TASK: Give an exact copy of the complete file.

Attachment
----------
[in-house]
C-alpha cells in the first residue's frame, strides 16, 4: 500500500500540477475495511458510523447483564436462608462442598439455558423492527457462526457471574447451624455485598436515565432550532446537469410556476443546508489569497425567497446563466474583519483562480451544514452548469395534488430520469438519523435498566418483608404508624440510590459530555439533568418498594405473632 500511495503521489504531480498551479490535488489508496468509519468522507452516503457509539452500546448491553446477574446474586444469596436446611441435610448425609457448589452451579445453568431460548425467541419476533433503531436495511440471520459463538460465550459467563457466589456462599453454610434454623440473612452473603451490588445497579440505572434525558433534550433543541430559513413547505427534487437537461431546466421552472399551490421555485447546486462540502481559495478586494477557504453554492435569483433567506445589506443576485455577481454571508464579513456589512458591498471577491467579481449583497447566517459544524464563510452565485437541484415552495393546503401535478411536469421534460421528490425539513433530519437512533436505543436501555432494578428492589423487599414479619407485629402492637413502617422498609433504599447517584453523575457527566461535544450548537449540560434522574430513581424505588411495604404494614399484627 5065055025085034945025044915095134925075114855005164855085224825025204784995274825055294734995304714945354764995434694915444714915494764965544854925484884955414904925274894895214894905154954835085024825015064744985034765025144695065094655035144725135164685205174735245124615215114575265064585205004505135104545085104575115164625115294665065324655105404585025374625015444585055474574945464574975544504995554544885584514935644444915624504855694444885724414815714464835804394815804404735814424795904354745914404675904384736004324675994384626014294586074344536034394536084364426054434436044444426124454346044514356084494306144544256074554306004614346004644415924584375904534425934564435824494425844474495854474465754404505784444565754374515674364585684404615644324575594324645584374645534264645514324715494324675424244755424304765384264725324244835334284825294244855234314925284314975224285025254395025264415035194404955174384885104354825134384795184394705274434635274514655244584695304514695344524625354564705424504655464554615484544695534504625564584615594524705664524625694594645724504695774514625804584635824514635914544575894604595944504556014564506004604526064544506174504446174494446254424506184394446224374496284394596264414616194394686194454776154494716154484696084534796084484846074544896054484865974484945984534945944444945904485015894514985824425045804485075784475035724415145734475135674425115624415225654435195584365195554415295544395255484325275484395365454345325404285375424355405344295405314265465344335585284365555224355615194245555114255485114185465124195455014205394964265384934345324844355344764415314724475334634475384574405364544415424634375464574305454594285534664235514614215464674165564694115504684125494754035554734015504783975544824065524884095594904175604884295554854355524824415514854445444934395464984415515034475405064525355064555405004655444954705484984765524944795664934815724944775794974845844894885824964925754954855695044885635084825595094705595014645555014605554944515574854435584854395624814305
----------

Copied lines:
[in-house]
C-alpha cells in the first residue's frame, strides 16, 4: 500500500500540477475495511458510523447483564436462608462442598439455558423492527457462526457471574447451624455485598436515565432550532446537469410556476443546508489569497425567497446563466474583519483562480451544514452548469395534488430520469438519523435498566418483608404508624440510590459530555439533568418498594405473632 500511495503521489504531480498551479490535488489508496468509519468522507452516503457509539452500546448491553446477574446474586444469596436446611441435610448425609457448589452451579445453568431460548425467541419476533433503531436495511440471520459463538460465550459467563457466589456462599453454610434454623440473612452473603451490588445497579440505572434525558433534550433543541430559513413547505427534487437537461431546466421552472399551490421555485447546486462540502481559495478586494477557504453554492435569483433567506445589506443576485455577481454571508464579513456589512458591498471577491467579481449583497447566517459544524464563510452565485437541484415552495393546503401535478411536469421534460421528490425539513433530519437512533436505543436501555432494578428492589423487599414479619407485629402492637413502617422498609433504599447517584453523575457527566461535544450548537449540560434522574430513581424505588411495604404494614399484627 5065055025085034945025044915095134925075114855005164855085224825025204784995274825055294734995304714945354764995434694915444714915494764965544854925484884955414904925274894895214894905154954835085024825015064744985034765025144695065094655035144725135164685205174735245124615215114575265064585205004505135104545085104575115164625115294665065324655105404585025374625015444585055474574945464574975544504995554544885584514935644444915624504855694444885724414815714464835804394815804404735814424795904354745914404675904384736004324675994384626014294586074344536034394536084364426054434436044444426124454346044514356084494306144544256074554306004614346004644415924584375904534425934564435824494425844474495854474465754404505784444565754374515674364585684404615644324575594324645584374645534264645514324715494324675424244755424304765384264725324244835334284825294244855234314925284314975224285025254395025264415035194404955174384885104354825134384795184394705274434635274514655244584695304514695344524625354564705424504655464554615484544695534504625564584615594524705664524625694594645724504695774514625804584635824514635914544575894604595944504556014564506004604526064544506174504446174494446254424506184394446224374496284394596264414616194394686194454776154494716154484696084534796084484846074544896054484865974484945984534945944444945904485015894514985824425045804485075784475035724415145734475135674425115624415225654435195584365195554415295544395255484325275484395365454345325404285375424355405344295405314265465344335585284365555224355615194245555114255485114185465124195455014205394964265384934345324844355344764415314724475334634475384574405364544415424634375464574305454594285534664235514614215464674165564694115504684125494754035554734015504783975544824065524884095594904175604884295554854355524824415514854445444934395464984415515034475405064525355064555405004655444954705484984765524944795664934815724944775794974845844894885824964925754954855695044885635084825595094705595014645555014605554944515574854435584854395624814305